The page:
make a good business better

Blog Information Security

Print Divider Print Divider Branding
 

How to Build a Cybersecurity Program from the Ground Up

03/21/2018  |  By: Mark Burnette, CPA, CISSP, CISM, CISA, CRISC, CGEIT, ITIL, QSA, Shareholder, Practice Leader of Risk Services

Share

Social Logo Social Logo Social Logo Social Logo

Building an effective cybersecurity program is like building a three-legged stool. It requires a commitment to people, processes, and technology. All three must be working together to support the weight of your program. If one area is lacking, the other two can’t support the weight. If you want a strong cybersecurity program, it requires an intentional focus on all these areas.

While cybersecurity requires a long-term commitment, it is not extremely complex. There are basic, fundamental principles that any organization can utilize to create a secure environment for its data. 

How to Build a Cybersecurity Program from the Ground Up

Whether you’re looking to build a cybersecurity program from the ground up, or simply looking to strengthen your existing processes, here are six fundamental steps we recommend to help you focus on people, processes, and technology.

  1. Identify all types of data and sensitive data you store. Whether it’s customer payment information, patient health records, personal financial information, or intellectual property, every company has sensitive data it stores, processes, and transmits to conduct business. As a business, it’s your duty to protect it. To do so, you first must acknowledge the nature and type of sensitive data that you have.
  2. Define where that information is stored. Once you identify what sensitive data you have, you must determine where it is stored. In addition to obvious locations like databases, does that information live in spreadsheets or in text documents on file shares? You can’t protect sensitive information if you don’t know where it is. Completely protecting every device (computer, mobile device, etc.) within your organization may be an impossible task. But, what you can do is identify where sensitive data exists in your environment and build controls around the processes that store, process, or transmit it.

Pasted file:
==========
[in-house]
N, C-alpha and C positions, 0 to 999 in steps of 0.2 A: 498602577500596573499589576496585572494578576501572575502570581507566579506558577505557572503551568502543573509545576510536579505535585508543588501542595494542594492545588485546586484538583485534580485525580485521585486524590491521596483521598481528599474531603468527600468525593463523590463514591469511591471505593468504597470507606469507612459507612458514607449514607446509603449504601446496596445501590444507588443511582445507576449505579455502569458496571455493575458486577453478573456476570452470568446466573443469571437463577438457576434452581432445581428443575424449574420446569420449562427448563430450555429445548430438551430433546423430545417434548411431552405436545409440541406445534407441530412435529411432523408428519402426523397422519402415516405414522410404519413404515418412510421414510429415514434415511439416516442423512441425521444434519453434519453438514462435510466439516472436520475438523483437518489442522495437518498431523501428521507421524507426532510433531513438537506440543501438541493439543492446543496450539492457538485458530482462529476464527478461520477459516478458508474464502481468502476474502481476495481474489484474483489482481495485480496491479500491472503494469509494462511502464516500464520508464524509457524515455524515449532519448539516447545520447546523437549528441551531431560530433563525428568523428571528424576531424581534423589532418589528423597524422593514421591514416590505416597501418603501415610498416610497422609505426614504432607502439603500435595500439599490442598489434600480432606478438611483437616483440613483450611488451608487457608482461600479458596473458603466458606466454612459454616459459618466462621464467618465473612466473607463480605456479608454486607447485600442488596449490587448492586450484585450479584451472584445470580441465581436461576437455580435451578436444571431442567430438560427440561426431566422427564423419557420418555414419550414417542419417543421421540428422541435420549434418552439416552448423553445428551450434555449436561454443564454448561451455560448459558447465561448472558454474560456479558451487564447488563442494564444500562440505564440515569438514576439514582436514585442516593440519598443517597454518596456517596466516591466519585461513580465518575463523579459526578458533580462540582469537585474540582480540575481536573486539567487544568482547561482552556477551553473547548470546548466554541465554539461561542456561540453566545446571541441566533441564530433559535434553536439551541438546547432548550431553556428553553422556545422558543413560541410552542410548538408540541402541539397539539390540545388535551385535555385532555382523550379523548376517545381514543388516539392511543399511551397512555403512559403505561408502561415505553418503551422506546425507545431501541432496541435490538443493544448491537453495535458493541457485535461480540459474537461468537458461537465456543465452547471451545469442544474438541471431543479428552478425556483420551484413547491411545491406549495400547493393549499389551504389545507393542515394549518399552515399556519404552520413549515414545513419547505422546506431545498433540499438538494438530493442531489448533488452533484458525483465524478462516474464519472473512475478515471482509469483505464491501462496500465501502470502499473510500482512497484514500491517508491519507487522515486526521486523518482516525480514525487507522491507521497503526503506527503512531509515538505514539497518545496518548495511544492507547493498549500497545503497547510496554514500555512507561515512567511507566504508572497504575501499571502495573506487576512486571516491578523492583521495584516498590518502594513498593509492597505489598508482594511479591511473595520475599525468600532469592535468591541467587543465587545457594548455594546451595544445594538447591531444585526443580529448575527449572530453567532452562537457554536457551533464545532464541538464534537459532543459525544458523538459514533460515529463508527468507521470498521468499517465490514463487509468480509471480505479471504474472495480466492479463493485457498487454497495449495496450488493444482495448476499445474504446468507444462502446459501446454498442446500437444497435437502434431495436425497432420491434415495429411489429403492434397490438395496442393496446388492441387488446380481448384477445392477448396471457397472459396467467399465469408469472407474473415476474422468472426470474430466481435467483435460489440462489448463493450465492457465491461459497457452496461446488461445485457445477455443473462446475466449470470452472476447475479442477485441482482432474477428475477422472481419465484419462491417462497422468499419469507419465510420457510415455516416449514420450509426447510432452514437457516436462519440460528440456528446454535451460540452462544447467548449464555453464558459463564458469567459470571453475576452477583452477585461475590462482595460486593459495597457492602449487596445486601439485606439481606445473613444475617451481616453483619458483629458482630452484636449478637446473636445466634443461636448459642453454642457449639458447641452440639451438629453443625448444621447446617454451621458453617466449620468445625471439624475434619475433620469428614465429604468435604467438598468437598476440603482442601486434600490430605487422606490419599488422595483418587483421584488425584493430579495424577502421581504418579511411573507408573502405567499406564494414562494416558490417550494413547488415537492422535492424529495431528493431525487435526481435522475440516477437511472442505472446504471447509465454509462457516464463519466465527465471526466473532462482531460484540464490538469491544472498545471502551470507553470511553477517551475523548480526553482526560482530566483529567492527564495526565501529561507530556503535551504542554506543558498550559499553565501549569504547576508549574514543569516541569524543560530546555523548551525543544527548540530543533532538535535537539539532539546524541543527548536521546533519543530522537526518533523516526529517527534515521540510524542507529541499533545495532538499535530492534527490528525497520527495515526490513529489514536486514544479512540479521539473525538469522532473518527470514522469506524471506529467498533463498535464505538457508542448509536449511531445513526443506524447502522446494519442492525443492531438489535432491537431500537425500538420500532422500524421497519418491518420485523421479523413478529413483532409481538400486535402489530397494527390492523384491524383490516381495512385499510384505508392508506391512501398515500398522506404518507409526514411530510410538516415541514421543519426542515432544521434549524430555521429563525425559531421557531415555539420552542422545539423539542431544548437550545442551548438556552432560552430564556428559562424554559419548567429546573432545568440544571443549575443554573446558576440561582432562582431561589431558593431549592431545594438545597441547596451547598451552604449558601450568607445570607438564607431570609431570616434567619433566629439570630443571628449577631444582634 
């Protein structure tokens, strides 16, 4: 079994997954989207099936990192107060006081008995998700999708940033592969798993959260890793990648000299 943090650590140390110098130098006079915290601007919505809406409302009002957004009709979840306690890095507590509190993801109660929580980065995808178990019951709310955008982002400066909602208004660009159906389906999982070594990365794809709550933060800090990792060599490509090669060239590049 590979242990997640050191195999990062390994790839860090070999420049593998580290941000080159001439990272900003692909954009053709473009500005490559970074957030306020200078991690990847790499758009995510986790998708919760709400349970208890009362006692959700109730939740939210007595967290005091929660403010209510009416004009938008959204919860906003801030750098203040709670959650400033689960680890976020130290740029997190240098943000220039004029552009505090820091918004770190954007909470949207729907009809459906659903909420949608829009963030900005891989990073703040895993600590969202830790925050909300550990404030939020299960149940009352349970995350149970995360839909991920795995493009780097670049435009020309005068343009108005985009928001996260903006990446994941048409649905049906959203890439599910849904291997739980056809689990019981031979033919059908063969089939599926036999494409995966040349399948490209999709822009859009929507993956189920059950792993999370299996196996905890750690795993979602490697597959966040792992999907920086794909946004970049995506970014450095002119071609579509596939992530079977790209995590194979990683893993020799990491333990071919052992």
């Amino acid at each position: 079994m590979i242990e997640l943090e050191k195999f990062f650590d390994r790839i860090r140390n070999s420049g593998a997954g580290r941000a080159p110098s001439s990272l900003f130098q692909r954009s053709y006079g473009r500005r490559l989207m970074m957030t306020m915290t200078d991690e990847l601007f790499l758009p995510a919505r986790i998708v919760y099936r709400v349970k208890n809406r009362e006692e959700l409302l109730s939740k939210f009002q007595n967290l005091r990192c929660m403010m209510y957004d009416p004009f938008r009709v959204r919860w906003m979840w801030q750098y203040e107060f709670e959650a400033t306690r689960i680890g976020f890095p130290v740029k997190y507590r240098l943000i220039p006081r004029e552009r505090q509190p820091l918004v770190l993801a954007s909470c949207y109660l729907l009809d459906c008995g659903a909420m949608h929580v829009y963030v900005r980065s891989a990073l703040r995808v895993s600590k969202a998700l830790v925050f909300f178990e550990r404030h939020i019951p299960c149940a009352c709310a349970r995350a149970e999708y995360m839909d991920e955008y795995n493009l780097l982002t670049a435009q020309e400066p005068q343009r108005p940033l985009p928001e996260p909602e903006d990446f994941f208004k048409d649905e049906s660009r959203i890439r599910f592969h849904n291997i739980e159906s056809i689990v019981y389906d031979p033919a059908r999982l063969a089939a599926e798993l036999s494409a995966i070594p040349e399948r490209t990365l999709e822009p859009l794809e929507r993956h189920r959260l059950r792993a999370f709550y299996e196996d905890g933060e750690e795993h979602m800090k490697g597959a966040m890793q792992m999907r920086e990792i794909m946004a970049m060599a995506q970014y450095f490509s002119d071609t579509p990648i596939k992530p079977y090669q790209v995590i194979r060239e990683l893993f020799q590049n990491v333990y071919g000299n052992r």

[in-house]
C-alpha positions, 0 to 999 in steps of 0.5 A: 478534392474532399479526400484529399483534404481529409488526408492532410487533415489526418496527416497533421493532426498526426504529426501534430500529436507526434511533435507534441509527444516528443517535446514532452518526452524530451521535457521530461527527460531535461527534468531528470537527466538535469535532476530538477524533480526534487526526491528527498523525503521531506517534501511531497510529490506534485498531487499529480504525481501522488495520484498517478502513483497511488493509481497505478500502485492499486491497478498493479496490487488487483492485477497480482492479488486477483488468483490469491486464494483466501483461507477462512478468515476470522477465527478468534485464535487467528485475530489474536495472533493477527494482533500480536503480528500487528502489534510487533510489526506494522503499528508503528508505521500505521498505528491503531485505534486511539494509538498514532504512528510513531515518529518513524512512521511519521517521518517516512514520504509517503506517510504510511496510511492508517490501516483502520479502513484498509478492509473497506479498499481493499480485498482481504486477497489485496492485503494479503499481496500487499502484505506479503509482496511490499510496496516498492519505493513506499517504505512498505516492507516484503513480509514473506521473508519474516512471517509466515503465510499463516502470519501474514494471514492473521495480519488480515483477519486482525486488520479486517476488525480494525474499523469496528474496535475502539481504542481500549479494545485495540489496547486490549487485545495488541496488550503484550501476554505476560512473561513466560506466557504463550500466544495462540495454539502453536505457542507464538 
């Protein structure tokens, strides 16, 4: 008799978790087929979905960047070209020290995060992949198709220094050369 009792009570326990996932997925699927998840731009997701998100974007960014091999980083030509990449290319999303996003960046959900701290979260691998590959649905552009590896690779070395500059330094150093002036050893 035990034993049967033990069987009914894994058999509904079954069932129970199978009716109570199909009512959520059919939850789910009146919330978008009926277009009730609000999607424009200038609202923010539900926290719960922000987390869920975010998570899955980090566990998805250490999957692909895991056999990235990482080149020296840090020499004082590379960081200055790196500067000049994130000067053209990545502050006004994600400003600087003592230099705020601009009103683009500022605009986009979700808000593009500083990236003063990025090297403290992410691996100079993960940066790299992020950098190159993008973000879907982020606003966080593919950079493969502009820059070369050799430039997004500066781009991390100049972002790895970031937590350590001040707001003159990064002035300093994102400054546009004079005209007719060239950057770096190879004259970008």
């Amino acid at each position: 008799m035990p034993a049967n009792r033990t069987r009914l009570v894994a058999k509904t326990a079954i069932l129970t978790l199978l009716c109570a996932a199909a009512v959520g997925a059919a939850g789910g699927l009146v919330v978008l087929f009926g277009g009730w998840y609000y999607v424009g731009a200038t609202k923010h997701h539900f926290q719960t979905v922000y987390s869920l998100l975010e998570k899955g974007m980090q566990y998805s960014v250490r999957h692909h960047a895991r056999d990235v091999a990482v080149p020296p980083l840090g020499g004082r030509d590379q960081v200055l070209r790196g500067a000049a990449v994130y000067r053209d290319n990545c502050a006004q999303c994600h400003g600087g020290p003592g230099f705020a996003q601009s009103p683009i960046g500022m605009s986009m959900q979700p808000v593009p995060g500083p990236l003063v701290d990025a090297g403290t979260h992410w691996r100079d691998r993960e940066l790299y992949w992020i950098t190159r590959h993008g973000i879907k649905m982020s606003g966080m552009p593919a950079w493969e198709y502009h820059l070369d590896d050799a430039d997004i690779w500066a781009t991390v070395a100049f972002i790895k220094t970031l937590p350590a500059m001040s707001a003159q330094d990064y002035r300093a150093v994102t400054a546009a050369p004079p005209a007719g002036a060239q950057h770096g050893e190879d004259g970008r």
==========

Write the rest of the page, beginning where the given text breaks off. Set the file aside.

3. Take record of all hardware and software devices in your network. As simple as this seems, this is an area where organizations are impacted the most, including last year’s infamous Equifax breach. When critical vulnerabilities are announced, you need to know the specific devices in your environment that must be updated or patched. Creating and maintaining an inventory of your hardware and software devices is key to establishing a solid cybersecurity program.
  4. Develop a plan to train employees and users on cybersecurity best practices. Cybersecurity is not solely an IT issue, it’s a business issue that requires a culture of security adoption. At the end of the day, protection of sensitive data comes down to the end users who are handling it. If they don’t know or understand their responsibilities for protecting sensitive data and interacting securely with a company computer system, they may unknowingly put you at risk. Your employees must be trained to recognize and report phishing attacks and baiting, and should be well-versed in password management to protect your systems and data.
  5. Implement multi-factor authentication for external network access. Many companies have employees who access company systems remotely. In most cases, access to sensitive systems and data is protected only by a password. Experience has shown that user-selected passwords are typically easily guessed, or can be obtained via a simple e-mail phishing attack. If multi-factor authentication is not required for all remote access, an attacker that obtains a password will have no trouble accessing remote services, and that typically leads to access to sensitive data. Nearly half the incidents our forensic and incident response team at LBMC Information Security has dealt with in the past six months could have been prevented if multi-factor authentication would have been implemented for systems that offer remote access, especially email systems.
  6. Find a trusted partner who can help you. Limited time and staffing are the most common challenges businesses face when it comes to effective cybersecurity. Having a third-party to perform penetration testing or risk assessments for your organization is key to getting an objective validation that your cybersecurity program is effective and that your sensitive data is as secure as possible.

Effective Cybersecurity is a Daily Commitment

Cybersecurity is not a once-a-year project; it’s a daily process. As the technology landscape continues to evolve, making sure your organization is protected against the latest threats is important. Here are a few additional resources to help you build a program and stay updated with the latest trends:

As always, if you want to learn more about how our team at LBMC Information Security can support your cybersecurity program, you can connect with our team at any time. 

Posted in: Security Consulting